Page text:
Skoura is a one-camel town on the dried up bed of a wadi with a backdrop of snow-capped Atlas Mountains. Jews lived there until 1971 and flourishing communities existed in nearby towns and villages, from Zagora in the south to others in the mountains. It had two Jewish cemeteries - large walled enclosures; the tombstones, with neither identification nor embellishment, now tended by locals, paid by Jewish families overseas.
Legend claims that Jews settled in Morocco before the destruction of the First Temple, but the earliest written evidence dates from the 2nd century CE, when many Berbers wereconverted to Judaism some 500 years before the Arab conquest.
Our Berber guides were at pains to point out how different they were from Arabs. Morocco, they said, had comprised three important groups - Arabs, Berbers and Jews. Not once did we sense anti-Jewish or anti-Israel feeling. Our guides had Jewish friends now living in Israel, France or Canada with whom they were in regular contact.
The Moroccan Jews had held positions of considerable influence, particularly in the 1300s when they controlled the Saharan gold trade, foreign exchange with Christian countries and shipping.
In the south, they were famed as craftsmen. We visited Tiznaghte, center of the carpet trade, and saw special designs produced in Jewish villages that differed from those made by the Berbers. In one cooperative, the proprietor proudly showed us elaborately carved wooden doors decorated with the Star of David. He refused to sell them as they were destined for his friend Moshe in Zurich.
In another village, with neither electricity nor water, we saw a huge walled tomb. A rabbi’s wife had purchased the land from the local Sheikh and was now buried there. Every year her family came from abroad to visit her grave.
After five glorious days, we moved to another highly recommended hotel in Taroudant. Being Jewish, our custom on arrival is to immediately change rooms. We were upgraded to a vast and unwelcoming suite. An open fire filled the room, our lungs and everything else with thick black smoke. On complaining we were told, “Baroness Thyssen stayed here last week and she didn’t object”. “Good for her”, said I.
The décor throughout was dull and shabby, the food mediocre and the proprietress patronising in the extreme. Jacques Chirac, the then French President, was a guest, as was Catherine Deneuve. Consequently the place was heaving with ‘inconspicuous’ black suited men in dark glasses. Madame hostess trotted behind Chirac and his white poodle at every opportunity. The place resembled a private club from which we were obviously excluded.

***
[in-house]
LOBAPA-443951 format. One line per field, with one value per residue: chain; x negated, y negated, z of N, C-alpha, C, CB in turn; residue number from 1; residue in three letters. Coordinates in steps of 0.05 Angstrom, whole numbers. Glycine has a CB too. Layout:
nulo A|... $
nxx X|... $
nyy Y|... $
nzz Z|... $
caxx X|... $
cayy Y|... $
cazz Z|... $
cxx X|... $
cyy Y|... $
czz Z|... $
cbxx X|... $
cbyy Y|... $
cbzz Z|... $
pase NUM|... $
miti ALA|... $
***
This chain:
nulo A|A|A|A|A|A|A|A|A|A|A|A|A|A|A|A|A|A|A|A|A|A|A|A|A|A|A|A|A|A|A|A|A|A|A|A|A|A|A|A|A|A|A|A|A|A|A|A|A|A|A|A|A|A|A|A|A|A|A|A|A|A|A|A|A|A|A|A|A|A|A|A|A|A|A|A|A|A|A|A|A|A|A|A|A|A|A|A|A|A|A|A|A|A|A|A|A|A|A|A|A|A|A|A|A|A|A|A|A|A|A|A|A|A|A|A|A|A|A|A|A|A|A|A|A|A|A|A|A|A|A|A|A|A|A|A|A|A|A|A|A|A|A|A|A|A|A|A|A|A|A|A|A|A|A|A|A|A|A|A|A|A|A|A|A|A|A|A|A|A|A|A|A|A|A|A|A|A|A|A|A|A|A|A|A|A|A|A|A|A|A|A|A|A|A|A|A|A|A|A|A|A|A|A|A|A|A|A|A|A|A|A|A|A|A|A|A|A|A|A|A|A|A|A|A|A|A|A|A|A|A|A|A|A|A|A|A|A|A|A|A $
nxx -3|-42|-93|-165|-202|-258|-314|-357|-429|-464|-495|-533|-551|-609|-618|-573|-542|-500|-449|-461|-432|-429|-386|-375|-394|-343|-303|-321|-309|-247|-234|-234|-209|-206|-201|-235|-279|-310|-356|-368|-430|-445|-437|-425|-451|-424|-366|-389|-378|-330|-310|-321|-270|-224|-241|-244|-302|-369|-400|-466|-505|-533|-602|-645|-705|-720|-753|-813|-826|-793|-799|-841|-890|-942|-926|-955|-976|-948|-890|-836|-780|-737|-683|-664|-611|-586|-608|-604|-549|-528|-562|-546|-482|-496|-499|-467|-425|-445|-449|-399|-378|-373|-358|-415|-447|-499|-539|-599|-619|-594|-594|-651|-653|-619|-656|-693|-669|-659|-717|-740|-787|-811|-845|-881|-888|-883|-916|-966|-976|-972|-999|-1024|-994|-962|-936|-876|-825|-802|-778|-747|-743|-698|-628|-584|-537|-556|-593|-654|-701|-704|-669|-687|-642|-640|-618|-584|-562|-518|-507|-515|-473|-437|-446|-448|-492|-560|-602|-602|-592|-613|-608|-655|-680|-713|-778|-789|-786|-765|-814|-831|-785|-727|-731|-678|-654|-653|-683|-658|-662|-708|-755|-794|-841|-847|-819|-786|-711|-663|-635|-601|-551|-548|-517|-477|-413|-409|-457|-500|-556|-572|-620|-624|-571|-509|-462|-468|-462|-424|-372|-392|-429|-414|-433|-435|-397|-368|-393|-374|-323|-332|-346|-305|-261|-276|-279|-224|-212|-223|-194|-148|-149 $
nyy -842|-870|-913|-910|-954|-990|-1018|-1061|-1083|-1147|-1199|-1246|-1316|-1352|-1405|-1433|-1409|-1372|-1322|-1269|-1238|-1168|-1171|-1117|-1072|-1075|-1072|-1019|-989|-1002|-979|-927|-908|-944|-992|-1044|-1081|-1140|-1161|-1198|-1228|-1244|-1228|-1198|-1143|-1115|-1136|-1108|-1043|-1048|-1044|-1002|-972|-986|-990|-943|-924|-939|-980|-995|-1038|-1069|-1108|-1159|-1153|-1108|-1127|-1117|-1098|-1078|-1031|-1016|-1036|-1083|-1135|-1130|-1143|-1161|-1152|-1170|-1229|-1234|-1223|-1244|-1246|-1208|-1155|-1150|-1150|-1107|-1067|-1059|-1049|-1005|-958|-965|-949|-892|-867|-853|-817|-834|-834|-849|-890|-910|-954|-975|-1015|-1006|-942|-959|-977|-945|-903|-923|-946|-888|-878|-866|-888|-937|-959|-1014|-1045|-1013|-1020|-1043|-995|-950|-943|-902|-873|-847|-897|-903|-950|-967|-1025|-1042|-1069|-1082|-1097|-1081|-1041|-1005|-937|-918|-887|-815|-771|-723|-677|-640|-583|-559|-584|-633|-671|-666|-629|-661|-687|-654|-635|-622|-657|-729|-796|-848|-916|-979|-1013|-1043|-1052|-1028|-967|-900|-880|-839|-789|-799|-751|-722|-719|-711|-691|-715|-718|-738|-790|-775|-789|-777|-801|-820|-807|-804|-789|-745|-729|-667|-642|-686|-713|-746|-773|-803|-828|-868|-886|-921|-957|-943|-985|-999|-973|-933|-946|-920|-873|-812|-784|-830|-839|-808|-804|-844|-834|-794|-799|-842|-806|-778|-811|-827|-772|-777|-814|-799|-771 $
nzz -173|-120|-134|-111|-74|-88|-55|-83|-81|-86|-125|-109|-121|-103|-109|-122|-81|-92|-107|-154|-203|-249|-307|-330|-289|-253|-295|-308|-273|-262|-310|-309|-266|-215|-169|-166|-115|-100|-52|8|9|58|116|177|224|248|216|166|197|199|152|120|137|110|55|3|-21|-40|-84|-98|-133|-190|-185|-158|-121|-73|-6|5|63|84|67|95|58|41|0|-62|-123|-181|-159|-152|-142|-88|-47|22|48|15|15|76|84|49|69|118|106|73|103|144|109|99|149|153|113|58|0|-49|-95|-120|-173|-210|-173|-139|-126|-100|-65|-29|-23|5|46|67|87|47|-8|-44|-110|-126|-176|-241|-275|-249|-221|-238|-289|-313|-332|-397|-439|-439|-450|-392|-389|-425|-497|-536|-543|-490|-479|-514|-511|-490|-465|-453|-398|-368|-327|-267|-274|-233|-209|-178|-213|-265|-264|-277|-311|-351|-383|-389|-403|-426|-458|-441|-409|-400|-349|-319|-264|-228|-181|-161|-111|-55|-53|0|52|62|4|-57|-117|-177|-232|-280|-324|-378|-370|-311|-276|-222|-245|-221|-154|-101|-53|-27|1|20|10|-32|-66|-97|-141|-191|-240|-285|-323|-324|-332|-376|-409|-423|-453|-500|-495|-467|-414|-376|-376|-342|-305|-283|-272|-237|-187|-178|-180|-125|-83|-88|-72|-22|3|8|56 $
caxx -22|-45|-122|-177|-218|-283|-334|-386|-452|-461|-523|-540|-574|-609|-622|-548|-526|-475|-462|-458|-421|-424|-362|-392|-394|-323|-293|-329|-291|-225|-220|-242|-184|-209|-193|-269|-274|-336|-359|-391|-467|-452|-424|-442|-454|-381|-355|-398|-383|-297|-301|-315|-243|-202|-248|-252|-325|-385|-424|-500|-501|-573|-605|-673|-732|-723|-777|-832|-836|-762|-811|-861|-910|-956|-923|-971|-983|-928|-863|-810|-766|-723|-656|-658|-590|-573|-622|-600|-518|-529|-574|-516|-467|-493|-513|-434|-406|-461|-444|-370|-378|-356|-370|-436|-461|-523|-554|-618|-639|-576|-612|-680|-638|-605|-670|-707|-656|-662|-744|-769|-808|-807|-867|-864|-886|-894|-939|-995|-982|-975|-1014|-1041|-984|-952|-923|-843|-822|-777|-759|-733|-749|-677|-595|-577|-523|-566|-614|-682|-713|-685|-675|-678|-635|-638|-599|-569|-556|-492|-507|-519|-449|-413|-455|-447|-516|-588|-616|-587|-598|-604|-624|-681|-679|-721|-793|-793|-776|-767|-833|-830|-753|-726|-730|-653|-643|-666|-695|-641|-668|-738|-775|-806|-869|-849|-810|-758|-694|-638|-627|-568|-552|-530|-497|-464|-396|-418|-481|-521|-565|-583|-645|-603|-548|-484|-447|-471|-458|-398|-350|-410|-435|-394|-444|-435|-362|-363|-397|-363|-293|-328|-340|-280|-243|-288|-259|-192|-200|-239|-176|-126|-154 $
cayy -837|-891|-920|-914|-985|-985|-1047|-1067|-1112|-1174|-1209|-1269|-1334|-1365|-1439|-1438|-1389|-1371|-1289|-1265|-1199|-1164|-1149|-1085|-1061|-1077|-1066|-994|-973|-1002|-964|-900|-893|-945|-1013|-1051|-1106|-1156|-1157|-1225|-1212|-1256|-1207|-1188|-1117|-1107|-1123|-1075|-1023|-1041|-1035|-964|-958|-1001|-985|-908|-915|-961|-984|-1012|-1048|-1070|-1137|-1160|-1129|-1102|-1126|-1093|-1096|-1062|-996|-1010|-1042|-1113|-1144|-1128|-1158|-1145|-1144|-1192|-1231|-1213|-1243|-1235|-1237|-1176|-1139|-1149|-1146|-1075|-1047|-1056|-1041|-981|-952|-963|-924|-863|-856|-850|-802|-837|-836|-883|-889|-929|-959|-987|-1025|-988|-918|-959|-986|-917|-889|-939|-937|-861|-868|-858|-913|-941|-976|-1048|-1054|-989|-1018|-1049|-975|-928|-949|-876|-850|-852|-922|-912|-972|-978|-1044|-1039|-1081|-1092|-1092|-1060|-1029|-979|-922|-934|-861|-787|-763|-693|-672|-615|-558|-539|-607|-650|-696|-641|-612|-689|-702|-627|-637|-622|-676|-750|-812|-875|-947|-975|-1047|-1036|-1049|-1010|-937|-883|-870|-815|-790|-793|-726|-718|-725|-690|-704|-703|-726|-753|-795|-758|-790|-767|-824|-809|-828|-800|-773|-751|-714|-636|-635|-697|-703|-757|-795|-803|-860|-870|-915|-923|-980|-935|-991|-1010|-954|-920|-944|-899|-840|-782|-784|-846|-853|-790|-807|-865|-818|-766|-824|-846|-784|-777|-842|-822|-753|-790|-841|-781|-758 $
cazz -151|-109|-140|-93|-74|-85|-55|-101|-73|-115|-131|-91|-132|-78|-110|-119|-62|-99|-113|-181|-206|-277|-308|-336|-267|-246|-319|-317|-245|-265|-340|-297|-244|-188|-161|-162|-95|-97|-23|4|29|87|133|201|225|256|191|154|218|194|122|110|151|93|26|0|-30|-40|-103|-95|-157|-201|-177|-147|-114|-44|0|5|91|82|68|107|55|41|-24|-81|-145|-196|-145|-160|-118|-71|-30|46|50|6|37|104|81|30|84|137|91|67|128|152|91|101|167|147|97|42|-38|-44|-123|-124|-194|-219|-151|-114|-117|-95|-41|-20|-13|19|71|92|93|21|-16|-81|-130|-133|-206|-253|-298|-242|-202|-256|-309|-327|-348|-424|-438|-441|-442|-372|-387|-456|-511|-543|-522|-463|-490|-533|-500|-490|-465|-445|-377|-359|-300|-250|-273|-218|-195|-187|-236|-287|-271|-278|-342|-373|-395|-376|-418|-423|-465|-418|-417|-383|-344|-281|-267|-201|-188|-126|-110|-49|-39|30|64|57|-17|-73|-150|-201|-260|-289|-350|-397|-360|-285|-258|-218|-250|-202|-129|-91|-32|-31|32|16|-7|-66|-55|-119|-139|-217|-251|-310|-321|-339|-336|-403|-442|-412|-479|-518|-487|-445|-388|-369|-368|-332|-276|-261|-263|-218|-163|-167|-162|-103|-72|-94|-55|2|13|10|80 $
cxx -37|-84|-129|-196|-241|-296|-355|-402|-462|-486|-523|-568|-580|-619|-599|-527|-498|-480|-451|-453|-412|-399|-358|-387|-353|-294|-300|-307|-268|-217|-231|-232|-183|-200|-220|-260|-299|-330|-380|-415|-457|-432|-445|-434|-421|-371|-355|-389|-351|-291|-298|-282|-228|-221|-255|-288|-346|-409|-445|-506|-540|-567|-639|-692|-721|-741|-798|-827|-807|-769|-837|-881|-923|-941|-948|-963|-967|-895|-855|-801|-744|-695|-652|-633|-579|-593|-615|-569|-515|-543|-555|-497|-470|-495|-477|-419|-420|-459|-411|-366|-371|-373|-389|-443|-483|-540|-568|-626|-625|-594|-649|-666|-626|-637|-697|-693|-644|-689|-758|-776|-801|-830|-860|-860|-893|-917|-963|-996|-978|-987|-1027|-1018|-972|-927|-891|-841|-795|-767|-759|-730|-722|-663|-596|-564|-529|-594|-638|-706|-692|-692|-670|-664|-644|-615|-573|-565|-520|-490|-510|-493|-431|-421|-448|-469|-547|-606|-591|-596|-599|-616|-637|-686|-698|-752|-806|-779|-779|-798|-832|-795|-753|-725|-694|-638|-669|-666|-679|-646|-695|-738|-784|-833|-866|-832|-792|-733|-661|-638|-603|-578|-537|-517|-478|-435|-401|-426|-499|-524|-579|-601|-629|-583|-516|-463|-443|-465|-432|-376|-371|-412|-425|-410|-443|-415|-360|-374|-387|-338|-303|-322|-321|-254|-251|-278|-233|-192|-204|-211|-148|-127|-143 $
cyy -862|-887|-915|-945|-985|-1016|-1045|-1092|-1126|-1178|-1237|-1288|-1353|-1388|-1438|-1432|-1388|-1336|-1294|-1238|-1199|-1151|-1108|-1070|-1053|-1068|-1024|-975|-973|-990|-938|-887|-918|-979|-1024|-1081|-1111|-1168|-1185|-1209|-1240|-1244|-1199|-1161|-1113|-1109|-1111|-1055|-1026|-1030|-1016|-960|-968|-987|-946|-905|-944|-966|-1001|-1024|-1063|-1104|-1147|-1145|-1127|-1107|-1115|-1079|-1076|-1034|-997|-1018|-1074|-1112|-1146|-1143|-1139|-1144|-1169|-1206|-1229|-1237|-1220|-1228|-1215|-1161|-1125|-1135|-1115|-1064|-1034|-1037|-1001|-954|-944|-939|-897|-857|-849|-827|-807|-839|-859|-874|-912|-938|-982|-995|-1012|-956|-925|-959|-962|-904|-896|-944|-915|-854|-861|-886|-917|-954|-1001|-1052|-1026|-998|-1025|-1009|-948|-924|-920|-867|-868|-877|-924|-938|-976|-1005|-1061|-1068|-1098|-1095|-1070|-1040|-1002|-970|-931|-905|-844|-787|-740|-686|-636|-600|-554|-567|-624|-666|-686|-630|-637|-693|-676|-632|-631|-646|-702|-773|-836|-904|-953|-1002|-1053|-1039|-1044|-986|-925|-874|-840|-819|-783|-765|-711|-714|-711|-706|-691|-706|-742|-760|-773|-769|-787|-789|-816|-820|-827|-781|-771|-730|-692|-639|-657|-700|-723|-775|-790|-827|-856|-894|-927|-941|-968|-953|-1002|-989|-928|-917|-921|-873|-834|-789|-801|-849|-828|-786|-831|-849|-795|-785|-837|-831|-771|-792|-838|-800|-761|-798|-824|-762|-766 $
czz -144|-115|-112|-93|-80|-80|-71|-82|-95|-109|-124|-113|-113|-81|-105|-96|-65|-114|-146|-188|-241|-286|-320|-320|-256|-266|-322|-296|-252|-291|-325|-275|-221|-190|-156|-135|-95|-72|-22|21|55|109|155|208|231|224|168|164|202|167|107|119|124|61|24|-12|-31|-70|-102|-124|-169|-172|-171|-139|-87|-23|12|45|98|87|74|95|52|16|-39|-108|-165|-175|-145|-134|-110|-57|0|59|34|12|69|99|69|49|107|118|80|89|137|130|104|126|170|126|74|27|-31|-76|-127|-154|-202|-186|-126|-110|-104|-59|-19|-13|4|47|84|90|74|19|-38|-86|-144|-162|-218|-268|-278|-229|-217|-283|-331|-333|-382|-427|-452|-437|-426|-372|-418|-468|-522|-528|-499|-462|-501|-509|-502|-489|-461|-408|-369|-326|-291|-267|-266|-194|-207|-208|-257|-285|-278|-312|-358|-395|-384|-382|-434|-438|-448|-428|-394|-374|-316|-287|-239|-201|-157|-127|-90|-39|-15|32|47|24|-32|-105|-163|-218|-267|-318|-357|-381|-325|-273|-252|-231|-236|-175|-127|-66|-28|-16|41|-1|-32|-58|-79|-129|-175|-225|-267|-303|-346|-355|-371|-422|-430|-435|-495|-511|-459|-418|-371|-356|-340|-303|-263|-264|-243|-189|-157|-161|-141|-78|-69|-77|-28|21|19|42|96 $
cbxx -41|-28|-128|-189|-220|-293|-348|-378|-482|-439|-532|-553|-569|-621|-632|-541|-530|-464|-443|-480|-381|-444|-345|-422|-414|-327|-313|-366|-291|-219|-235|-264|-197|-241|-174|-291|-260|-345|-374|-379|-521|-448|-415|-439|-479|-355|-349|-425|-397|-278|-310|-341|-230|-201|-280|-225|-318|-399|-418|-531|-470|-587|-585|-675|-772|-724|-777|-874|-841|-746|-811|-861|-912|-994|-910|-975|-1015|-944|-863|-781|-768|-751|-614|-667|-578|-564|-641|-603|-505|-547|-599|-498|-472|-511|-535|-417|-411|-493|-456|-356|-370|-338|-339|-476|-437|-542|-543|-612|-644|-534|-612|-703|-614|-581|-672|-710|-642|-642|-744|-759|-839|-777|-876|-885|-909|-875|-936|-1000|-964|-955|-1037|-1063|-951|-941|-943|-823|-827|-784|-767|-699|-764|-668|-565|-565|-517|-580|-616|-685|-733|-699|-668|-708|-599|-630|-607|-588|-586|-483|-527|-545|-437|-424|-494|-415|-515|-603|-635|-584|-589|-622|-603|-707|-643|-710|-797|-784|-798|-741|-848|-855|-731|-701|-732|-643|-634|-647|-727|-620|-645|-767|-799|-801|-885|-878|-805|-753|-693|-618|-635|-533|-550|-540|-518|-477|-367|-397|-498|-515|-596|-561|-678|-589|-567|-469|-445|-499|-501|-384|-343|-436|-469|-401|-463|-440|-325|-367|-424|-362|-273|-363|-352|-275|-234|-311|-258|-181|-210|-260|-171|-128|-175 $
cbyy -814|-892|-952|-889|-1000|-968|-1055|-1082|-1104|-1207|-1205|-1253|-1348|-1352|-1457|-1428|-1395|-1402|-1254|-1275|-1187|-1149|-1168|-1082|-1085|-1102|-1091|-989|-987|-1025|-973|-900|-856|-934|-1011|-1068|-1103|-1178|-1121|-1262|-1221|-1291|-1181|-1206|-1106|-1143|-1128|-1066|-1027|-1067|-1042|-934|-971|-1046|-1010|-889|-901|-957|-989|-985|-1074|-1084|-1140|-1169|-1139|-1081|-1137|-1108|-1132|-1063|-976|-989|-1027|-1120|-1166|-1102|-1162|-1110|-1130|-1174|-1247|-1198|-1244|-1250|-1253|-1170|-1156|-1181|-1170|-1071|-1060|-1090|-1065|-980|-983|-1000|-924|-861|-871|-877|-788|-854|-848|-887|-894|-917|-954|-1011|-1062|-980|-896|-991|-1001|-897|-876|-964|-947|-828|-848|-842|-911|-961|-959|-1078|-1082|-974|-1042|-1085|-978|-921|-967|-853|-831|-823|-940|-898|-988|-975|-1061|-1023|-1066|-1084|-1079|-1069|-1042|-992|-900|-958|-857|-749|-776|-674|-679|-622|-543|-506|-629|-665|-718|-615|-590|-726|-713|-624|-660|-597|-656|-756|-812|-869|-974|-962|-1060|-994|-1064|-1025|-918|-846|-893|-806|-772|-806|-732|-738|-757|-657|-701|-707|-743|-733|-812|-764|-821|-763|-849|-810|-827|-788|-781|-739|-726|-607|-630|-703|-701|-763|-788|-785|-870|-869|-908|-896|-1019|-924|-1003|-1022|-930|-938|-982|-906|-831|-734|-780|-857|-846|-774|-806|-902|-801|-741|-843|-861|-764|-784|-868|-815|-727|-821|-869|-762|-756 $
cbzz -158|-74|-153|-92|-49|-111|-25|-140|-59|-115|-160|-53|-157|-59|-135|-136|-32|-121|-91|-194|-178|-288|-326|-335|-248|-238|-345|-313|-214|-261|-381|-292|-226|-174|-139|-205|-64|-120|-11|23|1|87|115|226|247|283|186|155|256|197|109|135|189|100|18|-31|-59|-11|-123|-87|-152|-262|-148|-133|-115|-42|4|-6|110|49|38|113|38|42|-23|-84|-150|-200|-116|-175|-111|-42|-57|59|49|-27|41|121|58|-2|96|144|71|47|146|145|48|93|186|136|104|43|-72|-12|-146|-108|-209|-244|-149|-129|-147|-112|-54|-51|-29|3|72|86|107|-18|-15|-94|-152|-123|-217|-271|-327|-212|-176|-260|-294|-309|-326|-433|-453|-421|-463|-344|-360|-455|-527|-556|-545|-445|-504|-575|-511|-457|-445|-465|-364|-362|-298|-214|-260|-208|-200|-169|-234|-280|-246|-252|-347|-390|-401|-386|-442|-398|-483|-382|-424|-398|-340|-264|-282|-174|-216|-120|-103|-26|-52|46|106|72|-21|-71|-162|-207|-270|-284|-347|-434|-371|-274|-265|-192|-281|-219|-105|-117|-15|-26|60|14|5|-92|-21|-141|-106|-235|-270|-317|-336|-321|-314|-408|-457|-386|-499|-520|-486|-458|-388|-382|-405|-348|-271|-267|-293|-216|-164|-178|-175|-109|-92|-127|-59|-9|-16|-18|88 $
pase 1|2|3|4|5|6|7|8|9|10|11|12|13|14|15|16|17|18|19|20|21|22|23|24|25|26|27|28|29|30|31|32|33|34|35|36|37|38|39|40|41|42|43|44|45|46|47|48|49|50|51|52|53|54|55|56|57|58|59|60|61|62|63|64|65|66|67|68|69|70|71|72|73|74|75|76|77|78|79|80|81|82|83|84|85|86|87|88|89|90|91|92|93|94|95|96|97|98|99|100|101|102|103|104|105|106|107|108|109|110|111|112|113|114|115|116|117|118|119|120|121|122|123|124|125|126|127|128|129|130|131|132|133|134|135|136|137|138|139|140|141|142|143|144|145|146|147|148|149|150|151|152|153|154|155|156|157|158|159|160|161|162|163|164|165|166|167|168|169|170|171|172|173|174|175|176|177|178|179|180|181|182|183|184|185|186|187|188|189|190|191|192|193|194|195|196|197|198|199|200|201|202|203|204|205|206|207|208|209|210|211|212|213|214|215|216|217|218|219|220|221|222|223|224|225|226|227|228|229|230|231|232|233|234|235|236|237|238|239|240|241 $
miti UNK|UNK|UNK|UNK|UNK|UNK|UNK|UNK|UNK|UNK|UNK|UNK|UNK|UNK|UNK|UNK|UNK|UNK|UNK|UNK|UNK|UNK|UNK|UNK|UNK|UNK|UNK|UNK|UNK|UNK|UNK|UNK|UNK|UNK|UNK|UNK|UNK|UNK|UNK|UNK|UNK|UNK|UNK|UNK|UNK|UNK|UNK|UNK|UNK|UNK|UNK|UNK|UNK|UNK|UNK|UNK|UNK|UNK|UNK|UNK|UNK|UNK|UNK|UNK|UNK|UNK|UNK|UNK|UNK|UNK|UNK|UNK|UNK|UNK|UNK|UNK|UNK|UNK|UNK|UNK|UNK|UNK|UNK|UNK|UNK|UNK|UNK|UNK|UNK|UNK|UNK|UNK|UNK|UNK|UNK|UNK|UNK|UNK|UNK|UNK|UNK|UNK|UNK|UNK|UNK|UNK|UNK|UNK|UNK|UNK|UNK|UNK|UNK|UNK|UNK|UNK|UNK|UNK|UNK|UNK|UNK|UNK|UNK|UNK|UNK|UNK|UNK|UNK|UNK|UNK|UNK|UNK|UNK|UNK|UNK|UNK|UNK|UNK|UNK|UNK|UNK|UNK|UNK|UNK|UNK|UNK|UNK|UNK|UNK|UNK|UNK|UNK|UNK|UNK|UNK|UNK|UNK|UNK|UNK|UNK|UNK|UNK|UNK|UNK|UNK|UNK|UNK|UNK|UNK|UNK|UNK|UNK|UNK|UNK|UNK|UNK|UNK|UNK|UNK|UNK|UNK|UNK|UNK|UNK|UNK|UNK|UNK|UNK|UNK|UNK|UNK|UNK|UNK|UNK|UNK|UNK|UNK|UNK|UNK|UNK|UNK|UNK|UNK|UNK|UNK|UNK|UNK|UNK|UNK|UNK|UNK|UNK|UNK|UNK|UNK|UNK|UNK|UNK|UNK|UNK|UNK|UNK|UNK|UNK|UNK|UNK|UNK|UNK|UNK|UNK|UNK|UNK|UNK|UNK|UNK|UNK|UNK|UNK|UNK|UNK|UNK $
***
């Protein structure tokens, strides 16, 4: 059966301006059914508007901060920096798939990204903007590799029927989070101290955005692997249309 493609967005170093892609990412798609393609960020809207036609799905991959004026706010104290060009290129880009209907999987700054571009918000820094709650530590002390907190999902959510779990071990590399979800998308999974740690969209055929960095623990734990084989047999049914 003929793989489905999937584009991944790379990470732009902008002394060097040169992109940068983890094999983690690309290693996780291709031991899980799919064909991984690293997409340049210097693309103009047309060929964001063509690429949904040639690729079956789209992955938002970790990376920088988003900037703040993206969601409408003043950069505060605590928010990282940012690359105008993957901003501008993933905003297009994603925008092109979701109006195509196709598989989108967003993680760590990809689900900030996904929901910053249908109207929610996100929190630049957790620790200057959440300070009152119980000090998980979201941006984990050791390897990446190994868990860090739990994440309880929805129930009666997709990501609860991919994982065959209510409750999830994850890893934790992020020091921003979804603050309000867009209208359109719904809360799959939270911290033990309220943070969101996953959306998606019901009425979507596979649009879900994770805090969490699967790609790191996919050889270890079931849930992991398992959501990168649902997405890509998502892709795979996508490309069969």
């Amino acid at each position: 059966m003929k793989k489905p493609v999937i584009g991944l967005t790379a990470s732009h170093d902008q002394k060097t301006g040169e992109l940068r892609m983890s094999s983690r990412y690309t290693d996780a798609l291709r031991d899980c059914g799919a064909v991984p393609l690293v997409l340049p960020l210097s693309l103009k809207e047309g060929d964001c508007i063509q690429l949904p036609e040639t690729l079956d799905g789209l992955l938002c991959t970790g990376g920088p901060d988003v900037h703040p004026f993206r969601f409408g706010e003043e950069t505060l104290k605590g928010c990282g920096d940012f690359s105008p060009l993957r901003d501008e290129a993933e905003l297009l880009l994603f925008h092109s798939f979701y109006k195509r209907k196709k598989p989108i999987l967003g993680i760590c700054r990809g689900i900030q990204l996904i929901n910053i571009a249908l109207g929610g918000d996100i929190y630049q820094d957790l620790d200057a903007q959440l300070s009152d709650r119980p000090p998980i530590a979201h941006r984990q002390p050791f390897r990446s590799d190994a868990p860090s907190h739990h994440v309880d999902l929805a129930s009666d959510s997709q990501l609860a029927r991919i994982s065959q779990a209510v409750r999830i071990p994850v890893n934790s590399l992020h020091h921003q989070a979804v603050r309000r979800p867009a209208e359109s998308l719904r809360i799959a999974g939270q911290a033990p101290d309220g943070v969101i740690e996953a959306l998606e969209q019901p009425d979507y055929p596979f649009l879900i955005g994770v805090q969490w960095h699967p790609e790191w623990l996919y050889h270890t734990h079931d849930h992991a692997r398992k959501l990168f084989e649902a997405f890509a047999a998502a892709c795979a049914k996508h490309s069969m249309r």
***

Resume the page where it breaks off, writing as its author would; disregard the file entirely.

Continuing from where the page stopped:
Other guests, mostly Brits, expressed astonishment to hear that we had been sightseeing. “Whatever for?” exclaimed one brandy-soaked visitor. He no doubt returned home claiming how great Morocco was, without actually leaving the gates of the hotel or, God forbid, encountering the ‘natives’.
One excursion took us to a remote hilltop village. It was market day, but strangely, only men and boys attended; women and girls were nowhere to be seen - a policy that I have heartily adopted, Charles now being despatched to Waitrose every Friday to do the shopping.
On another occasion, we walked between two hill villages and passed a citrus orchard. The local farmer told us how every September a rabbi came from Quebec to buy all his fruit. It was an etrog orchard.
I learned that Moroccan Jewry had had a turbulent history, periodically rising to positions of great power. In the 16th /17th centuries the Marranos had introduced a process for extracting sugar from sugar cane, resulting in Morocco becoming a world leader in sugar production. The beeswax, rubber and ostrich feather industries were also the sole province of the Jews, and as late as 1912, most maritime trade was controlled by a limited number of Jewish merchants.
Nevertheless, many urban Jewish communities were impoverished. After the establishment of Israel in 1948 and the subsequent attacks by their Muslim neighbours, many Moroccan Jews emigrated to Israel, France and Canada. Ten years ago the Jewish population was around 15,000; today it has fallen to 1,500.
Unquestionably, the country they left behind lost a valuable asset in the rich cultural heritage that the Jews had contributed over the centuries. As Abdul, our guide, said when we left, "Morocco without Jews is like bread without salt”.